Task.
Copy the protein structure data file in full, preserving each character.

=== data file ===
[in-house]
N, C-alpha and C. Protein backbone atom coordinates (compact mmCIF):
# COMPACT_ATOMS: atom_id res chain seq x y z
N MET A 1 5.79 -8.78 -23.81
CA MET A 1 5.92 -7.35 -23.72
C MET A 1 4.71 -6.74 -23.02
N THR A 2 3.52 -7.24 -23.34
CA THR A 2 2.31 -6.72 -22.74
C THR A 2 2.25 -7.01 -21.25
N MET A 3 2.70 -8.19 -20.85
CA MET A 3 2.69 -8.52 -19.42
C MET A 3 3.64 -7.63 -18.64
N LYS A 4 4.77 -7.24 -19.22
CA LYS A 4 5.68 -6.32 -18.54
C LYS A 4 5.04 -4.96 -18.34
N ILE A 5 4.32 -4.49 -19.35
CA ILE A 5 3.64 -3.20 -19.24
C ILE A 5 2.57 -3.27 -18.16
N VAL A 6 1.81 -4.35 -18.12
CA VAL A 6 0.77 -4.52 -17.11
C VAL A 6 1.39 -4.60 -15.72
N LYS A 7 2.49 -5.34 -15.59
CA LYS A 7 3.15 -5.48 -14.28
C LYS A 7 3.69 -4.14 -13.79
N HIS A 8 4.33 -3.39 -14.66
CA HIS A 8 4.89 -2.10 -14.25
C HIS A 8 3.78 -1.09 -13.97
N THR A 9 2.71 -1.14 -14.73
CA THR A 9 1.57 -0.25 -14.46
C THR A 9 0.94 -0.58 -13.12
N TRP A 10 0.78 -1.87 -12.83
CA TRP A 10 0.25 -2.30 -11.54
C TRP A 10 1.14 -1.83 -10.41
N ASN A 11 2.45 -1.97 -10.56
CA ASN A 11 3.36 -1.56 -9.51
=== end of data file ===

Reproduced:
[in-house]
N, C-alpha and C. Protein backbone atom coordinates (compact mmCIF):
# COMPACT_ATOMS: atom_id res chain seq x y z
N MET A 1 5.79 -8.78 -23.81
CA MET A 1 5.92 -7.35 -23.72
C MET A 1 4.71 -6.74 -23.02
N THR A 2 3.52 -7.24 -23.34
CA THR A 2 2.31 -6.72 -22.74
C THR A 2 2.25 -7.01 -21.25
N MET A 3 2.70 -8.19 -20.85
CA MET A 3 2.69 -8.52 -19.42
C MET A 3 3.64 -7.63 -18.64
N LYS A 4 4.77 -7.24 -19.22
CA LYS A 4 5.68 -6.32 -18.54
C LYS A 4 5.04 -4.96 -18.34
N ILE A 5 4.32 -4.49 -19.35
CA ILE A 5 3.64 -3.20 -19.24
C ILE A 5 2.57 -3.27 -18.16
N VAL A 6 1.81 -4.35 -18.12
CA VAL A 6 0.77 -4.52 -17.11
C VAL A 6 1.39 -4.60 -15.72
N LYS A 7 2.49 -5.34 -15.59
CA LYS A 7 3.15 -5.48 -14.28
C LYS A 7 3.69 -4.14 -13.79
N HIS A 8 4.33 -3.39 -14.66
CA HIS A 8 4.89 -2.10 -14.25
C HIS A 8 3.78 -1.09 -13.97
N THR A 9 2.71 -1.14 -14.73
CA THR A 9 1.57 -0.25 -14.46
C THR A 9 0.94 -0.58 -13.12
N TRP A 10 0.78 -1.87 -12.83
CA TRP A 10 0.25 -2.30 -11.54
C TRP A 10 1.14 -1.83 -10.41
N ASN A 11 2.45 -1.97 -10.56
CA ASN A 11 3.36 -1.56 -9.51